TV's 39th annual, Prime-time Emmy Awards and the first Charity Starscene '87, a festival at North Hollywood Park, have something in common besides being held today.
Actually, they have someone in common, though that someone has nothing to do with producing the nationally televised awards show.
The someone is Kenneth H. Adkins, a real estate developer and prime mover behind the festival and future home of the Academy of Television Arts & Sciences, the 6,000-member nonprofit organization that presents the Emmy Awards.
"It's no coincidence that the festival is being held today," he said. "The (Universal City/North Hollywood) Chamber of Commerce wanted to put on some kind of a charity event, and I had the idea that three or four years after the Academy opens, we could put on a festival built around celebrities during the weekend of the Emmys."
Adkins decided not to wait until the Academy that he was talking about got built. He shared his festival idea with the chamber, and a 120-member committee made it a reality.
Now, as co-chairman of the multifaceted Kensley Corp.--general partner of the Academy Venture, he is working with KG Academy Corp., a subsidiary of Kumagai Gumi Co. Ltd. of Tokyo, and the Los Angeles Community Redevelopment Agency to make the $350-million, 22-acre Academy in North Hollywood a reality.
Kumagai Gumi will be the general contractor, and McLarand, Vasquez & Partners is the architect, with landscaping designed by the SWA Group.
"Kensley was organized in 1981 to develop the project," Adkins said in his office, across the street from the construction site on the northeast corner of Lankershim and Magnolia boulevards.
Leo Chaloukian, the Academy's building committee chairman and newly elected first vice president, has worked on the project for six years, or three Academy president's terms.
"It's really going to be something for North Hollywood," he said in his office on Vine Street in Hollywood. "And for the Academy, it will finally be a home for everything we dreamed of--for things like this. . . ."
He pointed to some of the Emmys and Oscars, including one for the movie "Platoon" that Ryder Sound Services, the 39-year-old company he has owned since the late '70s, won. "And for things like this." He gestured toward some old microphones and other antique professional equipment.
Museum, Library Included
The Academy project will have a museum with exhibits of such items--"or maybe scenes from, say, the old 'I Love Lucy' show, which you can see by just pushing a button," Chaloukian suggested.
It will have a library, he said, "open to students like the library of the motion picture academy's."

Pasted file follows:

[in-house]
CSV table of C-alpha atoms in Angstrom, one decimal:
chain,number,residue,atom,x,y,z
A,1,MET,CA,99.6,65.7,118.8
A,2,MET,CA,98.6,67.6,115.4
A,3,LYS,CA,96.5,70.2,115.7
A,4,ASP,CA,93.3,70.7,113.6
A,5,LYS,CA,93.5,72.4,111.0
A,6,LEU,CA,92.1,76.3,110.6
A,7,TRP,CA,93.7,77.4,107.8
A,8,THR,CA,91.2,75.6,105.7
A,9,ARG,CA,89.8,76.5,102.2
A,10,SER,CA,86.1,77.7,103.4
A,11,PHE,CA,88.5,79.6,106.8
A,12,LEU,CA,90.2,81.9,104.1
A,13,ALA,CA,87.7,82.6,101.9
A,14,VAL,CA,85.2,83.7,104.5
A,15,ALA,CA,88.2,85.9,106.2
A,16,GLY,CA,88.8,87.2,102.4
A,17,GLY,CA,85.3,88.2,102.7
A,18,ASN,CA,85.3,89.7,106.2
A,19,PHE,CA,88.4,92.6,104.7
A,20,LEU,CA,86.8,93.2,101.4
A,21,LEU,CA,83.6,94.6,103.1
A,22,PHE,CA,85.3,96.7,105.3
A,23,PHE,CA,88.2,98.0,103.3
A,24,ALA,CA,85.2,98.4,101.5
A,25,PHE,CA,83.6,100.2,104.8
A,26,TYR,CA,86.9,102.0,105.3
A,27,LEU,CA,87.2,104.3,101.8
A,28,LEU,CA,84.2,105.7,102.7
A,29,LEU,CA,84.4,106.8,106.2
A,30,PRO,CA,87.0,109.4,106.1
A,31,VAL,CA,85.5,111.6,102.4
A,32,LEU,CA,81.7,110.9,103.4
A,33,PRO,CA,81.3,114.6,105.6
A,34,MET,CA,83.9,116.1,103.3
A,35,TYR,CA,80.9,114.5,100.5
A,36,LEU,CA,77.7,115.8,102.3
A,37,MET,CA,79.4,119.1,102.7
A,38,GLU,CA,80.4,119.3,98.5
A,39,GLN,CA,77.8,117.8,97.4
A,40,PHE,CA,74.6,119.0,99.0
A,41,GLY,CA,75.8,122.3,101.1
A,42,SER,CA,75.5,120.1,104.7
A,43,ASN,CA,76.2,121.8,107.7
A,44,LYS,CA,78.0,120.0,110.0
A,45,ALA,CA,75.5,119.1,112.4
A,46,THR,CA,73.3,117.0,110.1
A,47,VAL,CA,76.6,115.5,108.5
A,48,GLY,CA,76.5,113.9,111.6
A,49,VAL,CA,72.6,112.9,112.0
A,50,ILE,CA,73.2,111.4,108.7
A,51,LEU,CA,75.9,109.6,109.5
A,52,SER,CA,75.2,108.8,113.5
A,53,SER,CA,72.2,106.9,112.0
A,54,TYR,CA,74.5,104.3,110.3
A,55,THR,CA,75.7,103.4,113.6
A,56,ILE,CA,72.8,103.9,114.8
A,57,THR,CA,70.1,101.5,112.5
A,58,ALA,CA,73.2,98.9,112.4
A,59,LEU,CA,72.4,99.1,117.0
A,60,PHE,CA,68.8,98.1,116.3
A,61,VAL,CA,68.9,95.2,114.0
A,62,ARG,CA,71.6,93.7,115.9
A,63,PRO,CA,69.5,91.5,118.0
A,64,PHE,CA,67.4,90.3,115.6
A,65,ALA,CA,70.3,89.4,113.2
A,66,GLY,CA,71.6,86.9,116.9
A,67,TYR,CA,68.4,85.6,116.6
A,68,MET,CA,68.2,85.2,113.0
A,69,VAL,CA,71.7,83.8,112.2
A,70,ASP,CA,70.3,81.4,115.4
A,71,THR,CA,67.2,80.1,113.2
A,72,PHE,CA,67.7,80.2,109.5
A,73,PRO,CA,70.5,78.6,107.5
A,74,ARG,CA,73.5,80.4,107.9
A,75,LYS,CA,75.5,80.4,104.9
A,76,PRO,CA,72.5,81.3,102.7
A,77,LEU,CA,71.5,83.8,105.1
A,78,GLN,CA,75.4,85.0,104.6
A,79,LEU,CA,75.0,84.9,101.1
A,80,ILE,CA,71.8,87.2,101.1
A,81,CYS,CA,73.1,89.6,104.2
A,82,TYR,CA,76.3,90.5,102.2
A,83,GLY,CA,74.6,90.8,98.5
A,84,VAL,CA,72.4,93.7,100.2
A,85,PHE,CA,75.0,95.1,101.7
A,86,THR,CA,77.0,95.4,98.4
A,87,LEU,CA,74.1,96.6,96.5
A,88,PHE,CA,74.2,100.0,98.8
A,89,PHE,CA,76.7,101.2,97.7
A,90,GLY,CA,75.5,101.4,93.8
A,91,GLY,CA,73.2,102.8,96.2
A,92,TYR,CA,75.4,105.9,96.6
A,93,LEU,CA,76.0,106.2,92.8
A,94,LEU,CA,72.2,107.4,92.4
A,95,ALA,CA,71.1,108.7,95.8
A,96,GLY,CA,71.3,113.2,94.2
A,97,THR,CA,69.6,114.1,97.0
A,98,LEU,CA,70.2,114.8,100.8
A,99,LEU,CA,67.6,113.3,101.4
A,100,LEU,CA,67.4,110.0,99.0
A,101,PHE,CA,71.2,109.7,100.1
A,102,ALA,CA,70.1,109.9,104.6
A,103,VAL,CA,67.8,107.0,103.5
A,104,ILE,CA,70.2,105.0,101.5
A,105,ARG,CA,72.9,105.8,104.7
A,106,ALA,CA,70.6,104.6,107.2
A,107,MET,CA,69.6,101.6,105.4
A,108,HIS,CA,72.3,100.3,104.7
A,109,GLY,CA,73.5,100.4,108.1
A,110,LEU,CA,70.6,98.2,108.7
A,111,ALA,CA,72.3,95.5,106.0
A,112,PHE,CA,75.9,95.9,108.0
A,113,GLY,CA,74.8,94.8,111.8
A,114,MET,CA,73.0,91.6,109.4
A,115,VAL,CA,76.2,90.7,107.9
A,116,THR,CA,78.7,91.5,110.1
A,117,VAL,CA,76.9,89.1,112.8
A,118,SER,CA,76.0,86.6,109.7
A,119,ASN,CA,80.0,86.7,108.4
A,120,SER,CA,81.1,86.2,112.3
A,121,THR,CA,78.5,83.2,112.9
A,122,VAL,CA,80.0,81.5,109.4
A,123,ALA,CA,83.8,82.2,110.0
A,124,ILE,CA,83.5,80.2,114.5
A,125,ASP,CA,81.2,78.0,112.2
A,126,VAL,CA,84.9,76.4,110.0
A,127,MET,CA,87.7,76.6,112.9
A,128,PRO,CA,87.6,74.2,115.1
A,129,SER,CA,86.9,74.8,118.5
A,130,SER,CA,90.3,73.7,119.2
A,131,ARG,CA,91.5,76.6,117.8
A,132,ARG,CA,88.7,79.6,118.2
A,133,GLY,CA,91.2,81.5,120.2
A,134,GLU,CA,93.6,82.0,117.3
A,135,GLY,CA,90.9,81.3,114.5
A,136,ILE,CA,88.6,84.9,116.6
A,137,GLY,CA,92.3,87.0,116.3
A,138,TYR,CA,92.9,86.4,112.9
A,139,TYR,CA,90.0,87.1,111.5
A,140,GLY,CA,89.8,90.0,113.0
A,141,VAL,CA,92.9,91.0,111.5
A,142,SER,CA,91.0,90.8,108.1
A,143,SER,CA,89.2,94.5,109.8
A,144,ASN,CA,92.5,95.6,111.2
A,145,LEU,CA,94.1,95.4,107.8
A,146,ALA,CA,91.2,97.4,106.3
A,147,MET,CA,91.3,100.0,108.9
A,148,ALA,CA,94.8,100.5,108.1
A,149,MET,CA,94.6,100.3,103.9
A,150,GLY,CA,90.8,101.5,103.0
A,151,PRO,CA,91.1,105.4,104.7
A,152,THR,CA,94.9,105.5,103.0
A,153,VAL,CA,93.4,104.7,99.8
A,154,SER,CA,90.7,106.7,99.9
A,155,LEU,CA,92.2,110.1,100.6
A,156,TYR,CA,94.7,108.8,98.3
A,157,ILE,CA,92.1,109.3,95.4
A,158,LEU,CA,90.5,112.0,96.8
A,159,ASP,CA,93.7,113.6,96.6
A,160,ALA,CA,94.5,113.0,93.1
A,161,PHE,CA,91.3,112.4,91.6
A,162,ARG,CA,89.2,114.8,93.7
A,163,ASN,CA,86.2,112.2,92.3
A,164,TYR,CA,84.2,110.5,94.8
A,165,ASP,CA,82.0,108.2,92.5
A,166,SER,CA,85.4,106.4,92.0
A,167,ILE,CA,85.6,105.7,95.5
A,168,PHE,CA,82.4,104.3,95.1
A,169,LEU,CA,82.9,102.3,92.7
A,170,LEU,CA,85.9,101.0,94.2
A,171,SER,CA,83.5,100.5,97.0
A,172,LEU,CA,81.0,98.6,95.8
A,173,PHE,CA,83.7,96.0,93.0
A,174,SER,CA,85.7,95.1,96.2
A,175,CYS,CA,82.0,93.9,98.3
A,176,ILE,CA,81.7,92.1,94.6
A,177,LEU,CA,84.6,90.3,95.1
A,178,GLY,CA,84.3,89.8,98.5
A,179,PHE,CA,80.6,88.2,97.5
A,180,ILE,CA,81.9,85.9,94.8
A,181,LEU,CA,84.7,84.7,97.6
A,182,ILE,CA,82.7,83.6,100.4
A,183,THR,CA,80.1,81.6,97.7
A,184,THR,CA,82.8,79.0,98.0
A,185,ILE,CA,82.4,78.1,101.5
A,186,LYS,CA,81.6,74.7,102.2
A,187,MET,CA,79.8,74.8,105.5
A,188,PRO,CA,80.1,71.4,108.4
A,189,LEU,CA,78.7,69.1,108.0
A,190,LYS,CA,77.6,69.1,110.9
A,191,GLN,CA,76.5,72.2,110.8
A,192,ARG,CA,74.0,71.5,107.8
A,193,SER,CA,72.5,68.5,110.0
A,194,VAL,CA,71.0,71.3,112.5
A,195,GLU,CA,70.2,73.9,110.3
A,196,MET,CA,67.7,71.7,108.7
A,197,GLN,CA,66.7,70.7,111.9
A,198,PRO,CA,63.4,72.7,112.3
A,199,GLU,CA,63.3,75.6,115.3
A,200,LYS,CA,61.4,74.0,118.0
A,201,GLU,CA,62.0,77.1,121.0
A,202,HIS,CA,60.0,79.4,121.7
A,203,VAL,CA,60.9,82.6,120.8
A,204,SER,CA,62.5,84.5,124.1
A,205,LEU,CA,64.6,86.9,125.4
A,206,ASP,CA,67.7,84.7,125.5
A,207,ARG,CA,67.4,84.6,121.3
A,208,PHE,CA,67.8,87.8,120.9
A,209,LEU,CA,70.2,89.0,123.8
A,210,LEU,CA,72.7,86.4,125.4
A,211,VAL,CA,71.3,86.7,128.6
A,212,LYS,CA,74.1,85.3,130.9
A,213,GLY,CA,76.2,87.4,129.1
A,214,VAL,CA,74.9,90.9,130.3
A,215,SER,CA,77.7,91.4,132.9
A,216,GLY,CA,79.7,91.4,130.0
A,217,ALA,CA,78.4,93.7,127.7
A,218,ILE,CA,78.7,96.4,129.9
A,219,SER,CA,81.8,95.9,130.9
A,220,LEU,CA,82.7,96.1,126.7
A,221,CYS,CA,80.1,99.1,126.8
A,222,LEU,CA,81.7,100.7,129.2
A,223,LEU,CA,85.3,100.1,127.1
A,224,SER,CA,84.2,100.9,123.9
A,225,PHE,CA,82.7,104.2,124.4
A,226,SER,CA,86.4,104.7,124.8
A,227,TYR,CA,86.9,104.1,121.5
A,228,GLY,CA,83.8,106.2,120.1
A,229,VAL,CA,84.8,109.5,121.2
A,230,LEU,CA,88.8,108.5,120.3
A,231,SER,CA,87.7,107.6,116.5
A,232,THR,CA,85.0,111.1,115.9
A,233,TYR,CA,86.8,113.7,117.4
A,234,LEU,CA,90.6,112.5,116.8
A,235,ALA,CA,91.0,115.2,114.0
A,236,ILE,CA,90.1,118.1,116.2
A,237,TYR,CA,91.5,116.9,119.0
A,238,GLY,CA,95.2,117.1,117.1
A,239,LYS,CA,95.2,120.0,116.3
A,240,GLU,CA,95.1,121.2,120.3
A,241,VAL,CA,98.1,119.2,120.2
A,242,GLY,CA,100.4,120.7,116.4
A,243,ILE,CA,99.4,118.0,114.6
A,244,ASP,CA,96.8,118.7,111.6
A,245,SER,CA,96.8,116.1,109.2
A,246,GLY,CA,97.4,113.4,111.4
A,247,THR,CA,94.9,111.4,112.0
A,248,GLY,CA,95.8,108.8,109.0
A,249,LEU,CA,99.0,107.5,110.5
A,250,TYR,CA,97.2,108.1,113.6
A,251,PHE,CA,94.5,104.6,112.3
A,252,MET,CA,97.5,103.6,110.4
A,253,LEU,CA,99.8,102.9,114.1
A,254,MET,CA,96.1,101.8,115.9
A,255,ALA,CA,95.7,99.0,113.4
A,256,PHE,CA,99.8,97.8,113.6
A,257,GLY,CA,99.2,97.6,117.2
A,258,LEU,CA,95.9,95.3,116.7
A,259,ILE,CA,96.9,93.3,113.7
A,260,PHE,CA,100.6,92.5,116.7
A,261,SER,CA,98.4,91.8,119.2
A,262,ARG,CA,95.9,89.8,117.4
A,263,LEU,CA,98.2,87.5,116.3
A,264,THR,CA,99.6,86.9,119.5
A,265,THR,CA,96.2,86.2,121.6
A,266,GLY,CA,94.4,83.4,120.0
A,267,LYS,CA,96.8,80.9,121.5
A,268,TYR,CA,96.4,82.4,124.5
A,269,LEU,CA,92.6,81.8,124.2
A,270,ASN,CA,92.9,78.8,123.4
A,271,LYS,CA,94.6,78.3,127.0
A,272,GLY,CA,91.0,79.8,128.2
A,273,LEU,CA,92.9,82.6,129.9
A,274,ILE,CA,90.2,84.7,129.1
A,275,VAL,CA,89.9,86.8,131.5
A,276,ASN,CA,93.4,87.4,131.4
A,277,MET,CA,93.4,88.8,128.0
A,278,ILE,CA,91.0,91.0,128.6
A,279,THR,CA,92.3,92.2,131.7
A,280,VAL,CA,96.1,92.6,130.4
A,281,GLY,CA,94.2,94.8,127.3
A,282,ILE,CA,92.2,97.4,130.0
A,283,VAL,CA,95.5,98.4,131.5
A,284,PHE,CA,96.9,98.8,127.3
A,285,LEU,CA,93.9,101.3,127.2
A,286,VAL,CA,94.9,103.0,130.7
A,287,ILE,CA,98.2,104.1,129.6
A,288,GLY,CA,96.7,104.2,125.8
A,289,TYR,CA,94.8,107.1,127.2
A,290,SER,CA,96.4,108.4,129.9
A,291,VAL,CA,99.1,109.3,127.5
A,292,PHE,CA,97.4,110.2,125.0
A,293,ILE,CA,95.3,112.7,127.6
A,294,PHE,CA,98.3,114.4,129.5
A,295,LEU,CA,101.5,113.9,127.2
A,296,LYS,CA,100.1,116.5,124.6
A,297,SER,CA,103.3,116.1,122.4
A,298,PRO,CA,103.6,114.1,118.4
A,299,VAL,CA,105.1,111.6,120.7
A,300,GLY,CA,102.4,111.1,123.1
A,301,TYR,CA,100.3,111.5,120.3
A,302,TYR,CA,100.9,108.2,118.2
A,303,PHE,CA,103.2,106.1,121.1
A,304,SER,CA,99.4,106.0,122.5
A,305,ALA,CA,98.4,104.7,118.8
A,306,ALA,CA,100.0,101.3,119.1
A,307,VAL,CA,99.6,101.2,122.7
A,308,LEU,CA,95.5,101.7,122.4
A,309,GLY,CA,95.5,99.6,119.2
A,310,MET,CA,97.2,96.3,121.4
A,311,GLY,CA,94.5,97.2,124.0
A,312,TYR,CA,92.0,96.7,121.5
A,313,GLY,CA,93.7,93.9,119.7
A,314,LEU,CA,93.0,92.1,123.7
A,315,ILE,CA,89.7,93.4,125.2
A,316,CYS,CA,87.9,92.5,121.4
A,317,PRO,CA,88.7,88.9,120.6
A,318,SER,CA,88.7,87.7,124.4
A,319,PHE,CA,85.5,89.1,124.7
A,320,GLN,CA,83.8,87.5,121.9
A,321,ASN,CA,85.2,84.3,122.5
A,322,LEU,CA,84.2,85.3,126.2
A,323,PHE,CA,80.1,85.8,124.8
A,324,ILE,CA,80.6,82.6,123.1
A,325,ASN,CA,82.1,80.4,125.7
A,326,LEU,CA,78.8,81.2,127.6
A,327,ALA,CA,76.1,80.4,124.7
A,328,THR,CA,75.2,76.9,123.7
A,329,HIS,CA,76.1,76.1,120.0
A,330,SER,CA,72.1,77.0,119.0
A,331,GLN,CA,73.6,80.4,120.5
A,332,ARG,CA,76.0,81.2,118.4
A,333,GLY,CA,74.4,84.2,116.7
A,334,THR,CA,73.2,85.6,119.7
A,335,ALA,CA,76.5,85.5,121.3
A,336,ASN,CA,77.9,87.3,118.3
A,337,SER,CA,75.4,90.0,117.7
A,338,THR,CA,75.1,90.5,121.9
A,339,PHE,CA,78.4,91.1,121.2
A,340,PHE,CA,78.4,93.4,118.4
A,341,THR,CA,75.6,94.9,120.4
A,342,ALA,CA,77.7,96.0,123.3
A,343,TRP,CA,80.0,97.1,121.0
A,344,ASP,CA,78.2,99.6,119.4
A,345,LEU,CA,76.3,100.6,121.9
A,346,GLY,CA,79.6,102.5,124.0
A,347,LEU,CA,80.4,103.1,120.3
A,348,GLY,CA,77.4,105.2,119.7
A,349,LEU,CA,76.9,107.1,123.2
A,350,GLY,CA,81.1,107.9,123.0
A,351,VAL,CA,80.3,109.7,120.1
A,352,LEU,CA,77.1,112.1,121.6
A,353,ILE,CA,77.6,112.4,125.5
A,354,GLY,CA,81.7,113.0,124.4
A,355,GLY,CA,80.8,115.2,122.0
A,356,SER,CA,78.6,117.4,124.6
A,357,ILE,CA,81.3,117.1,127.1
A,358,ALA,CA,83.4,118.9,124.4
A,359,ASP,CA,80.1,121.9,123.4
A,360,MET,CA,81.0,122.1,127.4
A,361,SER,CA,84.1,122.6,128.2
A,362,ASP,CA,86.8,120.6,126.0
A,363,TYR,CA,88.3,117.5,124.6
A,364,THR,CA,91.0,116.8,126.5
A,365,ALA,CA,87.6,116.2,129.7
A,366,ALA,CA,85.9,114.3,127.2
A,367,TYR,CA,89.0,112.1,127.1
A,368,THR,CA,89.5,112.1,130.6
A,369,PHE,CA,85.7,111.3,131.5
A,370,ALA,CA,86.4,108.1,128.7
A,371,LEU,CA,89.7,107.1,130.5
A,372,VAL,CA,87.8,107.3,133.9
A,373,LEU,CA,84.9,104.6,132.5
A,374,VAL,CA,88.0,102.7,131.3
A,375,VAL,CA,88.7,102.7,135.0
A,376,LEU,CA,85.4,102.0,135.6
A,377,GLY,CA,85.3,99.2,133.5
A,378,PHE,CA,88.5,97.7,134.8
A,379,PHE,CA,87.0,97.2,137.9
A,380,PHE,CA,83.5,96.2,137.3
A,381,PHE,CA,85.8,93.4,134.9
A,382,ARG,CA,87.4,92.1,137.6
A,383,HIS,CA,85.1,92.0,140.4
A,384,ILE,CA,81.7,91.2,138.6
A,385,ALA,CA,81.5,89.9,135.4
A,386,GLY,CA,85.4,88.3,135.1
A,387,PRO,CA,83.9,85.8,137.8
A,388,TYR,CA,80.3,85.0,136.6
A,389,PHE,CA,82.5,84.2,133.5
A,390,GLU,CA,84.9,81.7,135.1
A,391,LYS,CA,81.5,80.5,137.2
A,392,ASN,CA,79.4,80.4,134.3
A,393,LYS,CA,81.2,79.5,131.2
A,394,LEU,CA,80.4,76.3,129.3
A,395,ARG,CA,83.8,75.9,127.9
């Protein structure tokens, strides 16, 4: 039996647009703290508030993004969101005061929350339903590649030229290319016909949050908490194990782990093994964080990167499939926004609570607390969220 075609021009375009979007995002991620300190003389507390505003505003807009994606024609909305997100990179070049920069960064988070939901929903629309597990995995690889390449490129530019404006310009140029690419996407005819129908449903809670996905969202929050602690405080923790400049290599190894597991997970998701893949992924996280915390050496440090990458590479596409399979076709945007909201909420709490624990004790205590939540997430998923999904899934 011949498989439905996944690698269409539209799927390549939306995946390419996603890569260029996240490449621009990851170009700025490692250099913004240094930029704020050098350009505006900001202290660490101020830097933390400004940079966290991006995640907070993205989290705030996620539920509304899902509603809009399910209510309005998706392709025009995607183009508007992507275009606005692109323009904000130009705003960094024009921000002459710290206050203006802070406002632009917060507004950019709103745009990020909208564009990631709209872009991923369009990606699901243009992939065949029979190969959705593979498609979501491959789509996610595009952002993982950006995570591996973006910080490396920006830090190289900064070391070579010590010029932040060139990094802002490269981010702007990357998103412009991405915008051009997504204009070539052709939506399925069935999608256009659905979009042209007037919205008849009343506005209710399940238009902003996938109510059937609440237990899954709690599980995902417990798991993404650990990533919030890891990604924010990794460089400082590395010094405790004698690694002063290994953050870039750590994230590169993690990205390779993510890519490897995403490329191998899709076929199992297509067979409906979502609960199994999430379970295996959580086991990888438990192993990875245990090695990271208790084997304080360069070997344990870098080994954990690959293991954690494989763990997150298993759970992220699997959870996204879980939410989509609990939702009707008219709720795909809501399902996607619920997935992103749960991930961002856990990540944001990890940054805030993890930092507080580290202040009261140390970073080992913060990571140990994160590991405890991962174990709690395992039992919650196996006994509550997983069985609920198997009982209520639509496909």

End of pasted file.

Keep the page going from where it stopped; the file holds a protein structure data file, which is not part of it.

It will house busts of the 21 stars already in the 4-year-old Television Hall of Fame and the seven more to be installed Nov. 15.
The Academy also will have a 25-foot tall replica of the Emmy statue, which is expected to become another Hollywood-industry landmark.
What Chaloukian views as "the most exciting thing," though, will be the 600-seat theater, which will have a kitchen, 55-foot wide screen, five projectors and a capability of projecting slides and various sizes of videotape.
Academy 'Theme Tenant'
It's being designed by Jeff Cooper Architects AIA, which also designed theaters and studios for George Lucas and Steven Spielberg, among others. The Academy theater will be available for lease when the Academy isn't using it during an estimated 90 days of the year.
The Academy, known as the "theme tenant" of the project, will have about 10,000 square feet of offices and meeting rooms, which about doubles the size of its current headquarters in Burbank. The project is being described as the Academy's "first permanent home," since Academy facilities were previously on short-term leases.
"And we can expand and have a total of 20,000 square feet if we choose," Chaloukian said. "We also have an option to buy the building within five years, and/or we can buy--at very favorable rates--some property directly behind the theater, which could be our library site."
At what rates? Nobody would say, but when asked why the Academy was willing to move from the more studio-oriented, newer environs of Burbank to North Hollywood, the first area of the San Fernando Valley to undergo redevelopment because it was one of the first communities to be built, Richard Frank, president of the Academy and Walt Disney Pictures & Television, said:
'An Incredible Deal'
"For us, it was an ability to get an incredible deal in what appears to be a really fine development. It wasn't like matching Burbank and North Hollywood, but so much of the (movie and television) business has moved to this end of the valley, anyway--I'd guess that 60% is on this side of the hill now--that 10 blocks farther away, in North Hollywood, isn't that far to go."
Besides, before the Academy's headquarters was moved to Burbank, it was in North Hollywood, so the area isn't new to the group.